She said consumers look to their government for data regulation with 42 percent of respondents around the world stated that their government should regulate collected data, whereas 11 percent said that regulation should be enforced by an independent, non-government organization. In Malaysia, 41 percent agreed that the government should regulate collected data.
Users look to device manufacturers for security, said Ong. If a vulnerability was discovered in a connected home device, 48 percent of all surveyed agreed that the device manufacturer is responsible for updating/patching their device. However, nearly 31 percent responded with "as a homeowner, it is my responsibility to make sure that the device is up to date."
Malaysians responded similarly with 59 percent putting the responsibility on the device manufacturer, she added.
Ong said the "next looming battle concerns secure home routers versus clean pipes. There seems to be a clear schism worldwide, including Malaysia, when homeowners were asked about how connected home devices should be secured. In nearly equal proportion were those who replied, 'a home router should provide protection," versus those who said, 'my Internet provider should provide protection.'"
Forty percent of homeowners are willing to pay for a connected home, with another 48 percent 'maybe' willing to pay, said Ong. Similar to the rest of the world, Malaysian homeowners would pay more; less than 27 percent said that they would not.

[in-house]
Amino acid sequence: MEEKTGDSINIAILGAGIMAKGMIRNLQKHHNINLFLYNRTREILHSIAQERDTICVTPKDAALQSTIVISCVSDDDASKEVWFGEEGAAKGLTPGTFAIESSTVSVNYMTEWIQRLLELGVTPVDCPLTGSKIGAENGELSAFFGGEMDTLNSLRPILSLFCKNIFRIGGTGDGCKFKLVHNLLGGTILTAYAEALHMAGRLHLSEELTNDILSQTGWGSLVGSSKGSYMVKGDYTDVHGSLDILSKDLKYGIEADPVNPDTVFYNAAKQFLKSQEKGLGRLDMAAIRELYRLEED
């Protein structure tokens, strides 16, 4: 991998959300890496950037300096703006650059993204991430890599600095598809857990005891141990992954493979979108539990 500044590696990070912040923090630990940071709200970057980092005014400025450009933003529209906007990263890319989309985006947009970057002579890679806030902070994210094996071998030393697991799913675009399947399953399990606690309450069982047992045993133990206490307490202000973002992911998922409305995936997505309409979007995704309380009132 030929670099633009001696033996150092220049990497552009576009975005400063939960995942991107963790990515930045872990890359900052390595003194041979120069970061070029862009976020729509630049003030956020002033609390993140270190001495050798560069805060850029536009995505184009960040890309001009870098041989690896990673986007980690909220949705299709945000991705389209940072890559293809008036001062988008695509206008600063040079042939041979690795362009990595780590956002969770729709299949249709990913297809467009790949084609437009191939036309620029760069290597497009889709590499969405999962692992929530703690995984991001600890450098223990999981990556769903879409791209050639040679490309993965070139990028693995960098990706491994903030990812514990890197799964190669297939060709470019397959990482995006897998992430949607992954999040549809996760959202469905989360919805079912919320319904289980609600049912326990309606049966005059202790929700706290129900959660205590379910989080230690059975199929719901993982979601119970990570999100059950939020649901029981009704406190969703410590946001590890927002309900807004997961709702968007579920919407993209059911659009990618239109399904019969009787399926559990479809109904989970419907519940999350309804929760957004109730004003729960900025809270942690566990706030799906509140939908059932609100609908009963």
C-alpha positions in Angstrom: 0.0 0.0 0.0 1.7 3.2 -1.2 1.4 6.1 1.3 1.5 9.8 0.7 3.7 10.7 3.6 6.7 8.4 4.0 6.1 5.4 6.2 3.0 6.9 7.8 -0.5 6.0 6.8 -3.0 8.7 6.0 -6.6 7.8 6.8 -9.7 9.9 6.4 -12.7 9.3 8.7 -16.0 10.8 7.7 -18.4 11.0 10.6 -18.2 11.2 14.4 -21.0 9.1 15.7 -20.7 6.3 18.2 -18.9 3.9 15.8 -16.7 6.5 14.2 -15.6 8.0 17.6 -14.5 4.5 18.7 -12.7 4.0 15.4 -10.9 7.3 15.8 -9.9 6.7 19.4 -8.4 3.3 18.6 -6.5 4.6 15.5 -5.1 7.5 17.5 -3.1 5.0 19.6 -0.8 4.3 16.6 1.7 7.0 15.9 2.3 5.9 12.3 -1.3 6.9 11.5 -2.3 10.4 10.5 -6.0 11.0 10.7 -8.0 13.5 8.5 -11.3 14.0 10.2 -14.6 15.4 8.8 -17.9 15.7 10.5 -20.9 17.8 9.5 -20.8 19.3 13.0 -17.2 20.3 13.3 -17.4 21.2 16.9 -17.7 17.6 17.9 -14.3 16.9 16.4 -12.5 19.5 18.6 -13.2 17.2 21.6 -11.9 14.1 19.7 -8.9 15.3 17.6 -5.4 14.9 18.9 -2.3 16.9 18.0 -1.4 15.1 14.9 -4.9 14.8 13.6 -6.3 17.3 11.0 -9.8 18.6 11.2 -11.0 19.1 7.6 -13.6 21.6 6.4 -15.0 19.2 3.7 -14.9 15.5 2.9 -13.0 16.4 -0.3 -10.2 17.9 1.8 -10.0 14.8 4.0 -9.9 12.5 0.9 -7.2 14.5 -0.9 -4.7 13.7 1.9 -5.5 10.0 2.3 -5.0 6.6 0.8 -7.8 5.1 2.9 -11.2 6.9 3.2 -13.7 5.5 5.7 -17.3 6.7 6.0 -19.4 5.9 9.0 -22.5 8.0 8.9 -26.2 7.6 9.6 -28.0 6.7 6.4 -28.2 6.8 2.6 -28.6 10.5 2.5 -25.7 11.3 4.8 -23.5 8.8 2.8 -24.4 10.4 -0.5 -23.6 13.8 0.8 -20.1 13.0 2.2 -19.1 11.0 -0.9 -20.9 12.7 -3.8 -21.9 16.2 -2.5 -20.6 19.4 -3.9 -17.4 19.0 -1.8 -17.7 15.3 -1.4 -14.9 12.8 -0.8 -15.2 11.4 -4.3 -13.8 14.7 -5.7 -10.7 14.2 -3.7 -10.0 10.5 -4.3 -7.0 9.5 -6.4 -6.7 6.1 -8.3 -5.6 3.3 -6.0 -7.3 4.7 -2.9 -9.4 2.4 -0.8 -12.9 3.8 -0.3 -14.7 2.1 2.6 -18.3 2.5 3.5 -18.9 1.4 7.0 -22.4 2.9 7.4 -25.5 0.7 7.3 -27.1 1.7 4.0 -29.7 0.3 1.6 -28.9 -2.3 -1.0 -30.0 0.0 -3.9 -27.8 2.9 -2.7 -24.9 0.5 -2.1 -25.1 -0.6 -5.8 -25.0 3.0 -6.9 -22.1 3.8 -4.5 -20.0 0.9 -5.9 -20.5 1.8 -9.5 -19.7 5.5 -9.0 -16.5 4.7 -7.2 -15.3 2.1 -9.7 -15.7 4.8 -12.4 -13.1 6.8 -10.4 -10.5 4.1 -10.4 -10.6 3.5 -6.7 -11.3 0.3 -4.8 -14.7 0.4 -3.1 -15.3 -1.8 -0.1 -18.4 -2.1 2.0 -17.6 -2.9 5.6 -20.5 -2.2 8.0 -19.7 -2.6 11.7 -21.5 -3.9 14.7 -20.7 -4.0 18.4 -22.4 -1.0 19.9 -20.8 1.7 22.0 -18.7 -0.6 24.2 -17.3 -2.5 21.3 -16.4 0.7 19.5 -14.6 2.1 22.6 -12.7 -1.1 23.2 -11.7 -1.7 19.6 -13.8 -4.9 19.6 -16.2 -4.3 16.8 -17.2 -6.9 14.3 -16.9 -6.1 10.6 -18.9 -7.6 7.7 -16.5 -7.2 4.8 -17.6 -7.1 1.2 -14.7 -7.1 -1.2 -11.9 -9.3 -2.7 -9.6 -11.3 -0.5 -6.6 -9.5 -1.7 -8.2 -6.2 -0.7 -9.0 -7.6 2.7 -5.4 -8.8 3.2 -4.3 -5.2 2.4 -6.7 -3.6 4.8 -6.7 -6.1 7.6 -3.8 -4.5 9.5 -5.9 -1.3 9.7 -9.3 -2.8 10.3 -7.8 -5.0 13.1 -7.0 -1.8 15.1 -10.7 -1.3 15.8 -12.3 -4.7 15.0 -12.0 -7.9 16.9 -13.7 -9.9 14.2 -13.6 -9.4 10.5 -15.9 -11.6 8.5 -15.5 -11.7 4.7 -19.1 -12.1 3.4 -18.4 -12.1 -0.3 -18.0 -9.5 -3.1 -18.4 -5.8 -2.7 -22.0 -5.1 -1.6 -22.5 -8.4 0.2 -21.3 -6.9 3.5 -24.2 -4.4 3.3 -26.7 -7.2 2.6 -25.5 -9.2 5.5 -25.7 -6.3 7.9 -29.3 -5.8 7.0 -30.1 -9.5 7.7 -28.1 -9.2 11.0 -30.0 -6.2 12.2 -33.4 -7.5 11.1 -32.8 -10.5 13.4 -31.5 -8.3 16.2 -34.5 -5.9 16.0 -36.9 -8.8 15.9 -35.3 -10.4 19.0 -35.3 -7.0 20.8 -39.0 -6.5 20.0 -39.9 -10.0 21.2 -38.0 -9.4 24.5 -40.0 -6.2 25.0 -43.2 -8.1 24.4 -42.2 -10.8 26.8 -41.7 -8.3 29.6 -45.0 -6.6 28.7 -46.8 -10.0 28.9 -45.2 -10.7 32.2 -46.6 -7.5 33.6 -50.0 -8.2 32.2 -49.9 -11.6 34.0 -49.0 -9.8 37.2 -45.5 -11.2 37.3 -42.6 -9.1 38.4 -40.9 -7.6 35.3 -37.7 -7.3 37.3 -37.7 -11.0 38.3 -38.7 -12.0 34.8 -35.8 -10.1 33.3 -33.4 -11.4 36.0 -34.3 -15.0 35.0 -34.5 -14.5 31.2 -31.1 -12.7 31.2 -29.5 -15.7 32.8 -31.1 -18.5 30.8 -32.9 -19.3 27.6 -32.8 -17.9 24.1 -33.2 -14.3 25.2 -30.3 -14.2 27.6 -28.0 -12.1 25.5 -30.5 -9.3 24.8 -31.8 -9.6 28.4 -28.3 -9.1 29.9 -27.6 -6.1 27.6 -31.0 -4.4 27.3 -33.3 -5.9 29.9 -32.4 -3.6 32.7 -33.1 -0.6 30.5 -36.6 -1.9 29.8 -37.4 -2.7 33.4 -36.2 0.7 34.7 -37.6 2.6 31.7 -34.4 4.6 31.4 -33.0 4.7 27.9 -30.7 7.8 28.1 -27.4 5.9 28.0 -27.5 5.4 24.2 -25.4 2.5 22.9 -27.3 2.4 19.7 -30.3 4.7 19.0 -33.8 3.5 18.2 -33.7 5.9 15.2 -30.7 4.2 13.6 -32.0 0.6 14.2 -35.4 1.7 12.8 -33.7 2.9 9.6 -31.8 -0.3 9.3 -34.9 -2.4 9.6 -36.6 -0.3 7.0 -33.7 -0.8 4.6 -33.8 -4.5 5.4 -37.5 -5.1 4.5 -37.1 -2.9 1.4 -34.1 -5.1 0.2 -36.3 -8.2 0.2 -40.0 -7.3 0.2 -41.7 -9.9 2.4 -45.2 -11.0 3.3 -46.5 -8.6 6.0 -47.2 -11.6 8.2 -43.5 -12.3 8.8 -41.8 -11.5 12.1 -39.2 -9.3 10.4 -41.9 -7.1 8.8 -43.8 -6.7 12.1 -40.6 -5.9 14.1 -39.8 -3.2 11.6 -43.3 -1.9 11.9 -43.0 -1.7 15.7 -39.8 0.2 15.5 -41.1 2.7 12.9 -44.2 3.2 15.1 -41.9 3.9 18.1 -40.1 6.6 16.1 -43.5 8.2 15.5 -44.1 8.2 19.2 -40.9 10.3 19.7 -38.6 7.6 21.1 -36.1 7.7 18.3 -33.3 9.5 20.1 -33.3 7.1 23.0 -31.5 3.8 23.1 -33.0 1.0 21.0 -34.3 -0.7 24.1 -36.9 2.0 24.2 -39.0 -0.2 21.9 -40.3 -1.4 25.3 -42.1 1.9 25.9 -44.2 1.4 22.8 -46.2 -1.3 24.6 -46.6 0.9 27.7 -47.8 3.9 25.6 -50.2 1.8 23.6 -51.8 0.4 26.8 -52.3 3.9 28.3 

"The Internet of Things promises many benefits to end-users, but also presents grave security and data privacy challenges," said Ong. "Crossing these hurdles will require clever application of various security technologies, including remote connection authentication, virtual private networks between end-users and their connected homes, malware and botnet protection, and application security - applied on premises, in the cloud and as an integrated solution by device manufacturers."
Research for the Internet of Things: Connected Home survey was conducted by GMI, a division of Lightspeed Research. Each respondent claimed to be a homeowner between the ages of 20-50, and was determined to have substantial technology experience. The survey was administered in the following countries: Malaysia, Australia, China, France, Germany, India, Italy, South Africa, Thailand, United Kingdom, and United States.
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